It is not uncommon for a solvent company to close for one reason or another. A company’s directors may want to retire, move on to a new project, or the company may simply not be profitable enough to continue operations. A popular solution for directors considering this path is a Members’ Voluntary Liquidation (MVL).
During the MVL process, directors that intend to continue business in some form can choose to file a Section 110 Scheme of Arrangement. This is essentially a type of demerger, allowing the company undergoing liquidation to pass on some of its assets to a different company, allowing directors to restructure their operations effectively.
In this article, Clarke Bell will discuss Section 110 Scheme of Arrangement and how it fits in with the MVL process.
What is a Members’ Voluntary Liquidation
An MVL is a very popular way for directors to close down a solvent company using the voluntary liquidation process. It is a formal procedure that allows directors to appoint a licensed insolvency practitioner of their choosing, who will carry out the process. This insolvency practitioner will ensure your company is liquidated as the law dictates.
They will liquidate your company’s assets, distributing the proceeds amongst creditors (if there are any) and shareholders in an efficient manner. If you intend to use a Section 110 Scheme of Arrangement, they will also help you transfer your assets to other companies.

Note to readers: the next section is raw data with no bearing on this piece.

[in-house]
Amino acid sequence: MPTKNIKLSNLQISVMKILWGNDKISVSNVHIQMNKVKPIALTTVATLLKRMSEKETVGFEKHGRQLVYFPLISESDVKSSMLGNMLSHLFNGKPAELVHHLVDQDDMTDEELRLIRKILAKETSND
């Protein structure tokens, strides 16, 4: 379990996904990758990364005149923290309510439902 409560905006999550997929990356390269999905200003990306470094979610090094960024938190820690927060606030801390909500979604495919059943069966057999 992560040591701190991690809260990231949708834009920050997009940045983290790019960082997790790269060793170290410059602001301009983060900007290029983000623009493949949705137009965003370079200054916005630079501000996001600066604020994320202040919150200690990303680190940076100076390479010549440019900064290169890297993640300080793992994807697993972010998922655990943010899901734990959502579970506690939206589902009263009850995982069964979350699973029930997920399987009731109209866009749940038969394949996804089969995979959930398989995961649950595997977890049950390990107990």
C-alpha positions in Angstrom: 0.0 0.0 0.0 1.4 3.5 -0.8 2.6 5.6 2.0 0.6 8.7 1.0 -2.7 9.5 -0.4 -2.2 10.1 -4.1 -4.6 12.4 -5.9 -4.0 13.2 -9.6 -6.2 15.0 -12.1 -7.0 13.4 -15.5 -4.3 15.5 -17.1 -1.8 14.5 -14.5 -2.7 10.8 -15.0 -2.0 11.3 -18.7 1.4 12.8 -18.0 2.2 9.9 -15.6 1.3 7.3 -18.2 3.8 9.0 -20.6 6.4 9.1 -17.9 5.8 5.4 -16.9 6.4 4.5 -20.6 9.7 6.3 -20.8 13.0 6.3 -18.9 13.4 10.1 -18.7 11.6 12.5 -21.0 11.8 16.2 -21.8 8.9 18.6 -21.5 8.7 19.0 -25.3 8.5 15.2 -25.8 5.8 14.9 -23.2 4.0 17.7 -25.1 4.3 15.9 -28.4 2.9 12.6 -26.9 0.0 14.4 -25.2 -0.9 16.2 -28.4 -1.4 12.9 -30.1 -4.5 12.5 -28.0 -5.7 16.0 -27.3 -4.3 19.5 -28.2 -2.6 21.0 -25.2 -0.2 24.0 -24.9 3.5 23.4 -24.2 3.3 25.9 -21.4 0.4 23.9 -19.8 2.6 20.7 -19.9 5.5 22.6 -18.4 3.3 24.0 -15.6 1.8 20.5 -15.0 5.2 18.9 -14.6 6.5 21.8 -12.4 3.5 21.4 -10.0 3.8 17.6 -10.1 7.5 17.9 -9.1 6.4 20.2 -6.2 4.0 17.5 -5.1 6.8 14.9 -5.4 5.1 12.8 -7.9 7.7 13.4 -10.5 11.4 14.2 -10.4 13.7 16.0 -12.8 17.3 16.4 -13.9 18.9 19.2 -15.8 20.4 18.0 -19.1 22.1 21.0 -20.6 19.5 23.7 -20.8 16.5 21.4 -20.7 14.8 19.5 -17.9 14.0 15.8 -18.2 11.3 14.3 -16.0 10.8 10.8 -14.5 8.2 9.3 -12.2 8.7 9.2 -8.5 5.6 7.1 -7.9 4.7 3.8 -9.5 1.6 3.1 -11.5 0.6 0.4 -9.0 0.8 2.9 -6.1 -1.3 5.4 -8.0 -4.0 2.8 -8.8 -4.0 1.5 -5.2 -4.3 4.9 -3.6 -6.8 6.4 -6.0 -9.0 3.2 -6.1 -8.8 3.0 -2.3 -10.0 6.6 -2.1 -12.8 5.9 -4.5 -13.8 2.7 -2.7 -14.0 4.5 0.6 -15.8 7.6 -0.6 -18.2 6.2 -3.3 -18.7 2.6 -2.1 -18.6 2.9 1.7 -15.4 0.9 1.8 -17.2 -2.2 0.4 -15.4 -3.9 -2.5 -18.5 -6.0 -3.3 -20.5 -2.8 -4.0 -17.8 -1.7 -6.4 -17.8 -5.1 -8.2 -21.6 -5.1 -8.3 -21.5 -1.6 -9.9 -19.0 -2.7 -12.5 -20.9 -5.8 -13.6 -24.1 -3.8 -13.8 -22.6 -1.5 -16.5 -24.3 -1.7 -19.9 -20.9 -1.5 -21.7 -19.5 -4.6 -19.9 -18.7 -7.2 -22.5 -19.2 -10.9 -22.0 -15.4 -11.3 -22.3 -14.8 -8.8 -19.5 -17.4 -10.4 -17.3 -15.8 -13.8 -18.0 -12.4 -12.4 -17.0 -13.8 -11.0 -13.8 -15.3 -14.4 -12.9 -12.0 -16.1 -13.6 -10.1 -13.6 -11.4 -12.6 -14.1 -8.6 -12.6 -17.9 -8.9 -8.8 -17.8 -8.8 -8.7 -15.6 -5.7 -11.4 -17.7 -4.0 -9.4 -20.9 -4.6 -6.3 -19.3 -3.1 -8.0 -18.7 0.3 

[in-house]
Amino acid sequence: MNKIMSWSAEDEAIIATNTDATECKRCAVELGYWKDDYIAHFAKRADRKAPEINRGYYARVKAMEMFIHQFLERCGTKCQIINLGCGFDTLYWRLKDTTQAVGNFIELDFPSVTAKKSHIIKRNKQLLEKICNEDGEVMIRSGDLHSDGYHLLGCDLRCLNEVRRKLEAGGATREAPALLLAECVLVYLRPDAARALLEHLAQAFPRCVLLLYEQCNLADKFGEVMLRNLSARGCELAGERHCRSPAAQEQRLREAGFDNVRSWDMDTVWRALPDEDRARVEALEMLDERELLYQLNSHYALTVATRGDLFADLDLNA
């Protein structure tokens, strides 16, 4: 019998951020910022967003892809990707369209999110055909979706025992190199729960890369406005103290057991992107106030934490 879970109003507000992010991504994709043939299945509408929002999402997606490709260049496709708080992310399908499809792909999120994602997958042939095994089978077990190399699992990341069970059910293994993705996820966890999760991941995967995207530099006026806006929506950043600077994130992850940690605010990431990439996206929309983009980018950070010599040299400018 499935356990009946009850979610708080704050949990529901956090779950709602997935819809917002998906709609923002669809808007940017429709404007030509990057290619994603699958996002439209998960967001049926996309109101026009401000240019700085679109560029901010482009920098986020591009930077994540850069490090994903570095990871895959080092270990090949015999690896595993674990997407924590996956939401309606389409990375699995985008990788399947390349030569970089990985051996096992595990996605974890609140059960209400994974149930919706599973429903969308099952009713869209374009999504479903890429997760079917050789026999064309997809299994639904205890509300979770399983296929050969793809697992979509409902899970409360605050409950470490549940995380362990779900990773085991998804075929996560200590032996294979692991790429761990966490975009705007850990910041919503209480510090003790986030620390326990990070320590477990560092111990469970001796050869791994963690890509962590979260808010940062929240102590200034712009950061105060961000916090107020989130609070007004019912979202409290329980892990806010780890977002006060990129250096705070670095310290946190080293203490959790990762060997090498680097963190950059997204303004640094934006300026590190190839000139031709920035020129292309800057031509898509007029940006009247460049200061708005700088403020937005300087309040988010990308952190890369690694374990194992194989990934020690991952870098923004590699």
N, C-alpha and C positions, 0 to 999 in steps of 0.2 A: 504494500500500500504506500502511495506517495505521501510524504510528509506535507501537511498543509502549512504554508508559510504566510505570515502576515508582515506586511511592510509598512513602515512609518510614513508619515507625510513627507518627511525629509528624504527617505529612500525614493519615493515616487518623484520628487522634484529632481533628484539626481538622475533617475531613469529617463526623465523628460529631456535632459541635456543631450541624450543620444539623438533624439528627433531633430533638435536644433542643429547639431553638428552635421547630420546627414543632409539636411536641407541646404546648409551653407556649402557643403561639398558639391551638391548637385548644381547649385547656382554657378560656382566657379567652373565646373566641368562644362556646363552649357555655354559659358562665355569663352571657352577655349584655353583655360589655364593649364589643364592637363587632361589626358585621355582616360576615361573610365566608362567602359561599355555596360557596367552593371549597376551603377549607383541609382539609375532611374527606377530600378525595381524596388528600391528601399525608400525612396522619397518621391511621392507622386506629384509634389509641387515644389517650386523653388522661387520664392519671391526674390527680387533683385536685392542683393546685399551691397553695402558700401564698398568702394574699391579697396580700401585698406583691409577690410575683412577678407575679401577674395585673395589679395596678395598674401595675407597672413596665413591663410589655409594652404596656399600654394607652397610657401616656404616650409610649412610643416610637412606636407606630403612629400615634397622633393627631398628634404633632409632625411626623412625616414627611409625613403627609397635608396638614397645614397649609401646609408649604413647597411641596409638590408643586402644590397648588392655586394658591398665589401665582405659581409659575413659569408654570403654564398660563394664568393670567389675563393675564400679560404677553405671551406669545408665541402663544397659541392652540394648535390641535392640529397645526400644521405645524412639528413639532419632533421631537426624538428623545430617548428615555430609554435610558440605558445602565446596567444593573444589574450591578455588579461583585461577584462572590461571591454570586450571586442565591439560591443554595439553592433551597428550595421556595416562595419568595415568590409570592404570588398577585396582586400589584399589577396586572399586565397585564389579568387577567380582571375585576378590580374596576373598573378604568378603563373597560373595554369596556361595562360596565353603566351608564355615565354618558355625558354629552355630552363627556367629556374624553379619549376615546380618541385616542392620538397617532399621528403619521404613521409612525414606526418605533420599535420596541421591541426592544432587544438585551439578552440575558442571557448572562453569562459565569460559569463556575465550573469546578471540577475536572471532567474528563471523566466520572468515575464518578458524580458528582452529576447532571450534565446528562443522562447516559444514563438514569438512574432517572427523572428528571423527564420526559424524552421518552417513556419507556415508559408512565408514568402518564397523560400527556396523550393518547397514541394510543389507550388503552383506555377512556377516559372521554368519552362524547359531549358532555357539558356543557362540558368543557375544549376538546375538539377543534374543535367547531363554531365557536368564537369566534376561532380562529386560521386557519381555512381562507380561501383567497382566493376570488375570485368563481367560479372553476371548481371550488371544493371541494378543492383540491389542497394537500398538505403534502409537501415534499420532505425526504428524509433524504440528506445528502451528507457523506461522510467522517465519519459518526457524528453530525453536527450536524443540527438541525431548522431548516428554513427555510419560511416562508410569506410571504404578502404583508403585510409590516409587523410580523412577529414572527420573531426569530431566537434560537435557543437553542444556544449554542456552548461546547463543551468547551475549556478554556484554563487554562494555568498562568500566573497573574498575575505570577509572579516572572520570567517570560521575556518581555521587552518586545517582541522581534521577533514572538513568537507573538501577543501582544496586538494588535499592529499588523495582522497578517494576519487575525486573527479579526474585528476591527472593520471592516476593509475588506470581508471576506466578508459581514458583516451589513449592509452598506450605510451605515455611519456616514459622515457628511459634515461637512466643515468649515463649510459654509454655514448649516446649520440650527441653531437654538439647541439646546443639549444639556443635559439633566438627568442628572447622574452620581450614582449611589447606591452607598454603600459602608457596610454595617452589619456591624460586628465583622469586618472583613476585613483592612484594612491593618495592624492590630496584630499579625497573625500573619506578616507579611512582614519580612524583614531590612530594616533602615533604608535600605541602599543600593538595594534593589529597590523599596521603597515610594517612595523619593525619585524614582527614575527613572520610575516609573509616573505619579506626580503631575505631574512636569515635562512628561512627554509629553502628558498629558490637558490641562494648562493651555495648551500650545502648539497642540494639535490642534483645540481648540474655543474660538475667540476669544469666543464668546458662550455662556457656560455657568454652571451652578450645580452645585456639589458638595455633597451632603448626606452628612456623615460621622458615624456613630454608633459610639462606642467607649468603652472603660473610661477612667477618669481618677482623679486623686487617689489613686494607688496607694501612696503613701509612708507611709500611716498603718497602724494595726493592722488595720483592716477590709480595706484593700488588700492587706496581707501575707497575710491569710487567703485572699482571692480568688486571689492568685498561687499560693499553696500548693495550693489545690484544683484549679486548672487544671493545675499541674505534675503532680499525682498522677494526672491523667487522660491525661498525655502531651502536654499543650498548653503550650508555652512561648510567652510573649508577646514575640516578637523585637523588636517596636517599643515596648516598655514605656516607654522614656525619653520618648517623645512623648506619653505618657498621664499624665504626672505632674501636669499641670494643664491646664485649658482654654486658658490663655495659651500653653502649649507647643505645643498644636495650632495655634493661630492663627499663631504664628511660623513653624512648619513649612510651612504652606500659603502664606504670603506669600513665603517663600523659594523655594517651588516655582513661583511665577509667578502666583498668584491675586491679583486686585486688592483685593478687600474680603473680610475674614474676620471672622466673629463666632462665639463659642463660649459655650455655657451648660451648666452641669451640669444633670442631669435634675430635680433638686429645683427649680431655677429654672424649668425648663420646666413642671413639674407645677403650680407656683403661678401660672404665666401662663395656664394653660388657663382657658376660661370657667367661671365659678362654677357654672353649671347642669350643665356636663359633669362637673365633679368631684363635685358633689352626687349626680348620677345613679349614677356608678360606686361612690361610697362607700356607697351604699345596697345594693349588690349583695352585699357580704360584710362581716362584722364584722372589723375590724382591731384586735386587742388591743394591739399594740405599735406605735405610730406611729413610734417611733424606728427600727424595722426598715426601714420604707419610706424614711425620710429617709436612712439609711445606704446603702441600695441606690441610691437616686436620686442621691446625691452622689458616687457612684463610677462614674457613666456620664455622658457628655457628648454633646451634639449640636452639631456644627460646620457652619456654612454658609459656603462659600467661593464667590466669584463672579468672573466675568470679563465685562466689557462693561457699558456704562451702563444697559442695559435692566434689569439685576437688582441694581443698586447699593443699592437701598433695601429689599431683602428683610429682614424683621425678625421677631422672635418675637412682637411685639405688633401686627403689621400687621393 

The MVL procedure offers considerable tax benefits, with the funds that are realised being subject to Capital Gains Tax, as opposed to Income Tax. This means a significant saving in tax expenses, as CGT tax rates are much lower. Additionally, if you are eligible, the MVL process enables you to benefit from Business Asset Disposal Relief (previously known as Entrepreneurs’ Relief) which can further increase your tax savings. This relief entitles you to enormous tax savings, with a lifetime limit of £1 million. For liquidating a solvent company with high-value assets, there is no better option.
Also Read: What Is a Signed Indemnity In an MVL?
What is Section 110 Scheme of Arrangement?
If you choose to liquidate your company using an MVL, you will have the option to use the Section 110 Scheme of Arrangement. As we mentioned, this section is used to restructure companies, enabling the transfer of assets from the company undergoing liquidation to companies of the directors’ choice.
Using Section 110 to transfer assets is most commonly done to detach a company undergoing liquidation from a larger organisation. This application of Section 110 is most commonly known as a demerger. The reasons for conducting a demerger are plentiful, but it is most often used to delineate an organisation’s activities clearly. For example, a demerger may be used to create a smaller company that specialises in risky or commercially unproven activities, without it reflecting too much on the main organisation. Under a demerger, shareholders will retain shares in all newly created and established companies.